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Vim autoreply

A modified version of Romain's gist.

See prior revisions for functionality closer to the original. This is now a simplification that aims only to provide prompts that would typically follow basic commands.

function! ExpandCommand(pattern) abort
  let aliases =
    \ { 'cn' : 'cnext'
    \ , 'cp' : 'cprevious'
    \ , 'g'  : 'global'
    \ , 's'  : 'substitute'
    \ , 'v'  : 'vglobal'
    \ }

  let completion = getcompletion(a:pattern, 'command')
  if &ignorecase
    call filter(completion, "v:val !~# a:pattern")
  endif
  let completion = len(completion) == 1 ? join(completion) : ''

  return get(aliases, a:pattern, completion)
endfunction

augroup AutoReply
  autocmd!
  autocmd CmdlineLeave :
    \ execute 'silent doautocmd AutoReply User'
    \          ExpandCommand(getcmdline())

  autocmd User marks     call feedkeys(':normal!`', 'n')
  autocmd User oldfiles  call feedkeys(':edit#<',   'n')

  autocmd User buffers   call feedkeys(':buffer'      . "\<Space>",  'n')
  autocmd User files     call feedkeys(':buffer'      . "\<Space>",  'n')
  autocmd User ls        call feedkeys(':buffer'      . "\<Space>",  'n')

  autocmd User clist     call feedkeys(':silent cc'   . "\<Space>",  'n')
  autocmd User llist     call feedkeys(':silent ll'   . "\<Space>",  'n')
  autocmd User registers call feedkeys(':silent put'  . "\<Space>",  'n')
  autocmd User tags      call feedkeys(':tjump'       . "\<Space>",  'n')
  autocmd User undolist  call feedkeys(':silent undo' . "\<Space>",  'n')

  autocmd User changes   call feedkeys(':normal! g;'  . "\<S-Left>", 'n')
  autocmd User jumps     call feedkeys(':normal! �'  . "\<S-Left>", 'n')

  autocmd User chistory
    \ if getqflist({'nr' : '$'}).nr > 1
    \ |   call feedkeys(':silent chistory | copen',  'n')
    \ |   call feedkeys("\<Home>\<S-Right>\<Right>", 'n')
    \ | endif
augroup END
@benknoble

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@benknoble benknoble commented Jan 5, 2020

One way to handle :g/foo/# is to take split(previous_cmdline, '\A')[0]. Technically, a :command may have digits in the name, but no builtins that I'm aware of do, and no plugins that I use do.

The only problem is that entering, say, :23 fails, since 'split('23', '\A') == []

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@benknoble benknoble commented Jan 5, 2020

Ok, so I added

  • :tags and :registers replies
  • cancellable replies (i.e., if, after :g /foo/#, you don't want to do :23, you can just use <Esc> or <C-c> as normal, and we won't stick you in an infinite loop)

https://gist.github.com/benknoble/d53208c6f1ad8f2130fd706c9cdbd006

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@zekzekus zekzekus commented Apr 24, 2020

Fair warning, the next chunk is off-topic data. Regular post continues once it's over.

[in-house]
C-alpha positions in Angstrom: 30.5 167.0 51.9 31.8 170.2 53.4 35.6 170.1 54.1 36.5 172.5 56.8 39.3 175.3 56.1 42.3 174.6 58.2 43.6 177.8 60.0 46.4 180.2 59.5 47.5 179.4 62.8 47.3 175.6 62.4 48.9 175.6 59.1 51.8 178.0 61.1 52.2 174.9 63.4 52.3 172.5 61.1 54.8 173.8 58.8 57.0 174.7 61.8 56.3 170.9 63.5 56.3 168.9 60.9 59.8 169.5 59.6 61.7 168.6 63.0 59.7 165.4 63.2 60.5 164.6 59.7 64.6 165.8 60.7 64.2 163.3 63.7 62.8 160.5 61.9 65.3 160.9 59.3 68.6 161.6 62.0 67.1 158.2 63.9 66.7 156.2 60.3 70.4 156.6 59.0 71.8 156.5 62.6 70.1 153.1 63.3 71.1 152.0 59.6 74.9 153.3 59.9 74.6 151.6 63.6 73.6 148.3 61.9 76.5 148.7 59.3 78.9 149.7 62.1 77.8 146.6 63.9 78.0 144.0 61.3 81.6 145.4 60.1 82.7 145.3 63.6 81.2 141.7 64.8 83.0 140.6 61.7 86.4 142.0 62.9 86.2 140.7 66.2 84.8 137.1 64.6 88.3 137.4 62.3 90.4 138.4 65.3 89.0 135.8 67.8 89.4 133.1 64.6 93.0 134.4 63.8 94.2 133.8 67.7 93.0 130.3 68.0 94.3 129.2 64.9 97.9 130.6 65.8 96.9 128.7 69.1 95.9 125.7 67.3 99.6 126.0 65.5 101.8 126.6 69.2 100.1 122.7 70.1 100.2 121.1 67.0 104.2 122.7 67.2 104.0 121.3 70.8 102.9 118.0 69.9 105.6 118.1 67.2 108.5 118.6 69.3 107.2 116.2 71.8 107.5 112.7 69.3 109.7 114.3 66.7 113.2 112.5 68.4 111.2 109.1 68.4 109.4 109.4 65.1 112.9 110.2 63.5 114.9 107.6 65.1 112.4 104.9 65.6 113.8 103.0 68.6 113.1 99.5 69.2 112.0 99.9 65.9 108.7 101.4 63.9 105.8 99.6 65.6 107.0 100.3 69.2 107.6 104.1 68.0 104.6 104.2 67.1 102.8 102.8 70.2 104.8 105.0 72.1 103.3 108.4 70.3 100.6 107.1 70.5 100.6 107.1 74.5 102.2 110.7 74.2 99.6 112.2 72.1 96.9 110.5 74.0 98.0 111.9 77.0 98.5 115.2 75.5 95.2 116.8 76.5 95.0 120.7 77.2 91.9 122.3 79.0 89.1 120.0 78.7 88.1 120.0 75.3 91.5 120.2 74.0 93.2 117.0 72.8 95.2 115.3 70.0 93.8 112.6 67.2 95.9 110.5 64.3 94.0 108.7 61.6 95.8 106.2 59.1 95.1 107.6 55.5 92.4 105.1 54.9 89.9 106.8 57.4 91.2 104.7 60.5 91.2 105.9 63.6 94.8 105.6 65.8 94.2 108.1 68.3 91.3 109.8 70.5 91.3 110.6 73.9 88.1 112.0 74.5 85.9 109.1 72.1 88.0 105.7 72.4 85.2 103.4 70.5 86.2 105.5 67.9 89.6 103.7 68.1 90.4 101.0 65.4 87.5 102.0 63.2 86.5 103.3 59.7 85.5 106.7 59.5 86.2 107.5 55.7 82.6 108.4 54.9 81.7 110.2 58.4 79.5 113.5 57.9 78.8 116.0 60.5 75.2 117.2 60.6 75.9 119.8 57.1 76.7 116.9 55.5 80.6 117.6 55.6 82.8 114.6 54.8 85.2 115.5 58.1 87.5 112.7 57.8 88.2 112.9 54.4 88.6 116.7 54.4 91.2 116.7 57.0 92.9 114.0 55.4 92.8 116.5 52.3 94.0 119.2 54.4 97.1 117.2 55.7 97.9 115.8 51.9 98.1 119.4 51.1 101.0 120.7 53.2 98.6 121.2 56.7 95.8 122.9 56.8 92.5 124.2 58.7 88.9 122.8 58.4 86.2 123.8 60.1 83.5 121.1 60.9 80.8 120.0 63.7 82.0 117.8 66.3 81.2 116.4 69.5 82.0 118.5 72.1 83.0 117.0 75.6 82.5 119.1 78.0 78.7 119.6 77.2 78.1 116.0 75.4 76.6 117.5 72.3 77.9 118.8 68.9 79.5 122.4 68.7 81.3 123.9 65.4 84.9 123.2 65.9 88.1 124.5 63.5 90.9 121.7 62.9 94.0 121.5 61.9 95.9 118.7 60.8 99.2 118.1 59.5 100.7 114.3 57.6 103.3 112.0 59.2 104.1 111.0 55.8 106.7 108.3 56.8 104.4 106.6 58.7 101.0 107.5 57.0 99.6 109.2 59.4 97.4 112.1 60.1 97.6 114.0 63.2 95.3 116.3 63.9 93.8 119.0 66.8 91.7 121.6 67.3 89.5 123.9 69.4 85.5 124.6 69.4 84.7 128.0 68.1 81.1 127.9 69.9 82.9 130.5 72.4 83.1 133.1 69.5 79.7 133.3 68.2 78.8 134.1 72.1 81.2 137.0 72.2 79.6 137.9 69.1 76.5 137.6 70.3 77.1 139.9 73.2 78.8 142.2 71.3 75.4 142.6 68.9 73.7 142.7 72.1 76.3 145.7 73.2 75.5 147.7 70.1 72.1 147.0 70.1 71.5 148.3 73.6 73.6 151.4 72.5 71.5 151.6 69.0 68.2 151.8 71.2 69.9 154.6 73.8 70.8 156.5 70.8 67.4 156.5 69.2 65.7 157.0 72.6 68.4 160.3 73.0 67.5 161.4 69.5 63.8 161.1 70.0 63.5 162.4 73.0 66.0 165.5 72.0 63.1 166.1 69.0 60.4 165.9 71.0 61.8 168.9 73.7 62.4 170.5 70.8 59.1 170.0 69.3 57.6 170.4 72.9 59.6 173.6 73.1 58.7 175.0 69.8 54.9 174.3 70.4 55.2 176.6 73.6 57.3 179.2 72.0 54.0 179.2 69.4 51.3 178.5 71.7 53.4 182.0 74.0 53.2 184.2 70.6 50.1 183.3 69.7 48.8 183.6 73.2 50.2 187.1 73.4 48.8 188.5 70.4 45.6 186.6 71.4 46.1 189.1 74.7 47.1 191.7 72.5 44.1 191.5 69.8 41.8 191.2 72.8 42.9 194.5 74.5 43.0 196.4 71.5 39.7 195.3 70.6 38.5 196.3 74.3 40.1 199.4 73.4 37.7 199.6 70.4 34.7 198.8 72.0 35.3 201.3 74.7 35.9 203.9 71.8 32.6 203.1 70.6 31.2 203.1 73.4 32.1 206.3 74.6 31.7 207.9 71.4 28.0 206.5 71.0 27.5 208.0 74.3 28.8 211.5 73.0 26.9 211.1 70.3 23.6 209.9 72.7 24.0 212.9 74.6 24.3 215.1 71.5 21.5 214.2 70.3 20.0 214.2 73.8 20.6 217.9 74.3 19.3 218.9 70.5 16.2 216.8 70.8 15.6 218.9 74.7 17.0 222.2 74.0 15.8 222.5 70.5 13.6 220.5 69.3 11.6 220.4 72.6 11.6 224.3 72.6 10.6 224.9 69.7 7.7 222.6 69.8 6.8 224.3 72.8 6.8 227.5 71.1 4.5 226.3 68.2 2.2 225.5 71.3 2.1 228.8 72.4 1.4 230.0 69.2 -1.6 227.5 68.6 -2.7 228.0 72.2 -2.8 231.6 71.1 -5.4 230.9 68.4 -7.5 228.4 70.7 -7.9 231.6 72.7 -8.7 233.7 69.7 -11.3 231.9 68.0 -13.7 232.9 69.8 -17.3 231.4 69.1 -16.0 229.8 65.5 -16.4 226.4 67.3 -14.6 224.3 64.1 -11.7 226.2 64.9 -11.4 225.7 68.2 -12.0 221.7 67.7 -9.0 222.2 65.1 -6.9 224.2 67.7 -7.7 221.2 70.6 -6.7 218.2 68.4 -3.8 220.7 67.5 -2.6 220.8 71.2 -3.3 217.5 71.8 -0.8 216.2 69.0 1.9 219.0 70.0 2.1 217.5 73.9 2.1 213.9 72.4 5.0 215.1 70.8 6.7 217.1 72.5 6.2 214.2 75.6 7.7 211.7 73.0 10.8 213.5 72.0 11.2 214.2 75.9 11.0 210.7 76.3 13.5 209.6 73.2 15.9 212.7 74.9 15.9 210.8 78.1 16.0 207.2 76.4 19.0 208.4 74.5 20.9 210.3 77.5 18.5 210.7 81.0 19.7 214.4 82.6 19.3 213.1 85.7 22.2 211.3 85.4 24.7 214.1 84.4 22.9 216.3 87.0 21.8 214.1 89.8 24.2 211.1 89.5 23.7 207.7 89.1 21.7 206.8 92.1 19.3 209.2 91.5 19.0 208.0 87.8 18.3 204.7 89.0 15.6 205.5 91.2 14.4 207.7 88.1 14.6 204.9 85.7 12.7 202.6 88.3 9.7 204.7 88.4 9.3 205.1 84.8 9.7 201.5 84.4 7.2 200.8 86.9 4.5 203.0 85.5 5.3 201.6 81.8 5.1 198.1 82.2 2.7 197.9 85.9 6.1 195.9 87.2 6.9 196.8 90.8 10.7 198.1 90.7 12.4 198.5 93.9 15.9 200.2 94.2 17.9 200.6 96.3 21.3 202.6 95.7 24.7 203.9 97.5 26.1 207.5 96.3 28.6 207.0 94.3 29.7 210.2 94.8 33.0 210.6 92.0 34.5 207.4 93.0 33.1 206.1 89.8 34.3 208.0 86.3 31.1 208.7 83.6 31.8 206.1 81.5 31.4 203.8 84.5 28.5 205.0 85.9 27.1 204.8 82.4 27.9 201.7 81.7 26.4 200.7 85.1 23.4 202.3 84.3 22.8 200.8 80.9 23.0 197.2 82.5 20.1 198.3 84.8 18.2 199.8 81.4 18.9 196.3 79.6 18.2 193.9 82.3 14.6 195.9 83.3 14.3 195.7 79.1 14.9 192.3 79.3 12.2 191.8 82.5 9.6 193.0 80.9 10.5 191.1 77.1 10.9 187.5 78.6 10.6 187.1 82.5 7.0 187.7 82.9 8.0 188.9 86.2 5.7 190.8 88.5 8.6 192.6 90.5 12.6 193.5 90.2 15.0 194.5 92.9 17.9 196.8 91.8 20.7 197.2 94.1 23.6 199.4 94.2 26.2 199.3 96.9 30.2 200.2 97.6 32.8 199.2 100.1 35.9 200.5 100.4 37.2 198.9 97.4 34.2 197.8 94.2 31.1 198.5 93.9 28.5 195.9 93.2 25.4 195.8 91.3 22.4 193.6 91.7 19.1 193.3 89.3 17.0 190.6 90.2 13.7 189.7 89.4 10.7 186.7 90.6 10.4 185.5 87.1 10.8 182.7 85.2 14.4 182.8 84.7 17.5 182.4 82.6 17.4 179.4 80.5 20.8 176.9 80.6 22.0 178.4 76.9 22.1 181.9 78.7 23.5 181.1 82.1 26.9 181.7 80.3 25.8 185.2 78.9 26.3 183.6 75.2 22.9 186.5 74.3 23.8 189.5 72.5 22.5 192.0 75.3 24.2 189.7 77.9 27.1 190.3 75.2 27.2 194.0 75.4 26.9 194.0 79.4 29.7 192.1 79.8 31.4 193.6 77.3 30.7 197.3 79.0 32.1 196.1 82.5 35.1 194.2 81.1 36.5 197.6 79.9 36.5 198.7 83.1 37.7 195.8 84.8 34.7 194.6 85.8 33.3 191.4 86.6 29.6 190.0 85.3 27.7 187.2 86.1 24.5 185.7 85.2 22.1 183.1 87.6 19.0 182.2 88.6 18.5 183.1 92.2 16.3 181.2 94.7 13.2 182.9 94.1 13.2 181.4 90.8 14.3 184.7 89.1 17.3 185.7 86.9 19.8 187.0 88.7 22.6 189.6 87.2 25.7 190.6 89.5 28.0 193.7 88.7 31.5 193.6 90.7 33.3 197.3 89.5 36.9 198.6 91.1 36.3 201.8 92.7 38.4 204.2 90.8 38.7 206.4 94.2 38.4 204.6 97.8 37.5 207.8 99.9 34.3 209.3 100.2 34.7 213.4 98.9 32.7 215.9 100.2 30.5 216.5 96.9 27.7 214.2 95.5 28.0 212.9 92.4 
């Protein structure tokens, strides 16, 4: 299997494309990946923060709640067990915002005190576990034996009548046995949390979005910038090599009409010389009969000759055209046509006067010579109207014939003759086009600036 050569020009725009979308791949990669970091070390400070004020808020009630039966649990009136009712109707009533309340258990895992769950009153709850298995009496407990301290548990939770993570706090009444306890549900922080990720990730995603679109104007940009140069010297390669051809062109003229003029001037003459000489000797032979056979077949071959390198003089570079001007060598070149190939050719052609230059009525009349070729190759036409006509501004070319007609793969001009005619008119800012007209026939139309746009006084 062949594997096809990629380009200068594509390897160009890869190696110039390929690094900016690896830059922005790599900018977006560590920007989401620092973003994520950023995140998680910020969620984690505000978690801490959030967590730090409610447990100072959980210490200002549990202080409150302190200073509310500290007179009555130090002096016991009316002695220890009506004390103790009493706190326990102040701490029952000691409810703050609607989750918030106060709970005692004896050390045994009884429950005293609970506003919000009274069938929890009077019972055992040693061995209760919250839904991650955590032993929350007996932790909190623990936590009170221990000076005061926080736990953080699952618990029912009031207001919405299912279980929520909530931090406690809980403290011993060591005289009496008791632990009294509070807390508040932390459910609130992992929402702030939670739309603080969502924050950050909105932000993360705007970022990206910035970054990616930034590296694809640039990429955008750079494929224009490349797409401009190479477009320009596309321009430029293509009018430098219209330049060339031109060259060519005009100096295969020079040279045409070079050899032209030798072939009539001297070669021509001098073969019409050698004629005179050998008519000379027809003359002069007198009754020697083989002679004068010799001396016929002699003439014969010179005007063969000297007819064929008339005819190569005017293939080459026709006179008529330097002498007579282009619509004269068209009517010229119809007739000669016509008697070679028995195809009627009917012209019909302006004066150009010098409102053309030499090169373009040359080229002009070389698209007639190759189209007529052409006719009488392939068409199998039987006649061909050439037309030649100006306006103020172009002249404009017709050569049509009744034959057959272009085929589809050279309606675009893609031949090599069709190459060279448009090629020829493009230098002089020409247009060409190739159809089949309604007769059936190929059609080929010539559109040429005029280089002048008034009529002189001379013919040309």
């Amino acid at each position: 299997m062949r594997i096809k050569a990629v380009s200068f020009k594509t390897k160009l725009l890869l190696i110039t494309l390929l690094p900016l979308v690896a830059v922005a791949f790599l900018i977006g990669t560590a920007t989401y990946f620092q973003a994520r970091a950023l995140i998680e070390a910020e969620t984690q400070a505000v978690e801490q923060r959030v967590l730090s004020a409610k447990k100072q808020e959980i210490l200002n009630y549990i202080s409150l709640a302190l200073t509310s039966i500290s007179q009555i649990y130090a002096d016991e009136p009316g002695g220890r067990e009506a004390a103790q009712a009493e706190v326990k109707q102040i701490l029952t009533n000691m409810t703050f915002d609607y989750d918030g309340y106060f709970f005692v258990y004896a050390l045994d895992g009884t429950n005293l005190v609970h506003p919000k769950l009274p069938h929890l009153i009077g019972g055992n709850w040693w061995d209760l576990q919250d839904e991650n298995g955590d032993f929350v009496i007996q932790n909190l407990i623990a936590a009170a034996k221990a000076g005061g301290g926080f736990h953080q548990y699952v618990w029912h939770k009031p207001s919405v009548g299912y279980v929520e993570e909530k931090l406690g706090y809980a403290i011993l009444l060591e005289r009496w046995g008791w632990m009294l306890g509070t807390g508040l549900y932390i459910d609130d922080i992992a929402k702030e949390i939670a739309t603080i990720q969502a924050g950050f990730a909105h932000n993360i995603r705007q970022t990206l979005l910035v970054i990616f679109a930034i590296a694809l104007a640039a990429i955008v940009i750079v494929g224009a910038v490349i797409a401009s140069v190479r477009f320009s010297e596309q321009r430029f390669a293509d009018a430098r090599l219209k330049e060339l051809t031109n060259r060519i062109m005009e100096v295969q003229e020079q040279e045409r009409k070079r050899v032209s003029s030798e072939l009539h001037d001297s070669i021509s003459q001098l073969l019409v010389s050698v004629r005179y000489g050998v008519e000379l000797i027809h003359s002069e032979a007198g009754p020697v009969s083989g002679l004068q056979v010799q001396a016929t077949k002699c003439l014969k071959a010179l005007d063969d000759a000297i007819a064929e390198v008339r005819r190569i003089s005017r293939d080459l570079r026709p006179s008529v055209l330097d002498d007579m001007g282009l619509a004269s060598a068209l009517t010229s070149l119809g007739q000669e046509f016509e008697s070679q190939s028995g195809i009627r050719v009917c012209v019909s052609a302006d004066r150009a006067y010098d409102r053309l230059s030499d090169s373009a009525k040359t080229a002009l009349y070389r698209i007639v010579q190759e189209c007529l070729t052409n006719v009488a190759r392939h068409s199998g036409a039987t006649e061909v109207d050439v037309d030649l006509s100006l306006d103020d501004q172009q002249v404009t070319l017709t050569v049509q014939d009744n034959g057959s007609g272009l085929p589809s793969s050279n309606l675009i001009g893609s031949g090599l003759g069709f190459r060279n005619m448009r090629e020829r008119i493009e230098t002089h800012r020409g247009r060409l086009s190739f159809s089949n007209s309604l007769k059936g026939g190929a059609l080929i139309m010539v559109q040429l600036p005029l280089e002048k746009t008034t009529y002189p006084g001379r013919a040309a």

It seems neovim implemented this CmdlineLeave differently because histget('cmd', -1) does not return the same thing with vim. I tried to use getcmdline() and as far as I tried, it worked for both vim and neovim. For your information.

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@george-b george-b commented Apr 25, 2020

Thanks for the report @zekzekus, I've updated the gist as getcmdline() better reflects the fact that CmdLineLeave actually fires just before leaving the command-line.

As a result of this in my personal config I've had to alter a "chained" mapping. Before I had the rather common.

nnoremap gb :ls<CR>:buffer<Space>

But with the update the autocmd now fires for this, whereas before it did not. As such I've since changed it to the following.

nnoremap :noautocmd ls<CR>:buffer<Space>

Note I've not opted to have my mapping just execute :ls and rely on this gist to reply with the pre-populated command-line of :buffer. This may be something to bare in mind.

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@josefson josefson commented May 25, 2020

Tried using it as opposite to romain's CCR because it allowed me to nnoremap ,c :changes<CR>. Whereas with romain's i didn't know how to do that.
However, it collided with other stuff that used CmdLineLeave such as the builtin method motions for python filetypes for instance.
So if in visual mode i try to any method motion [m [M ]m ]M, it will jump to that motion but also it will stop visual selection in its tracks by ':' in command-line-mode.

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@george-b george-b commented May 25, 2020

This should already be fixed in the latest revision.

I suspect you have an older copy where get() was still returning its default of 0 in the failed case, rather than the empty string as it does now. The former results in the the first comparison against previous_cmd evaluating to true. This is because in Vimscript when comparing a number to a string the string is converted to the value 0.

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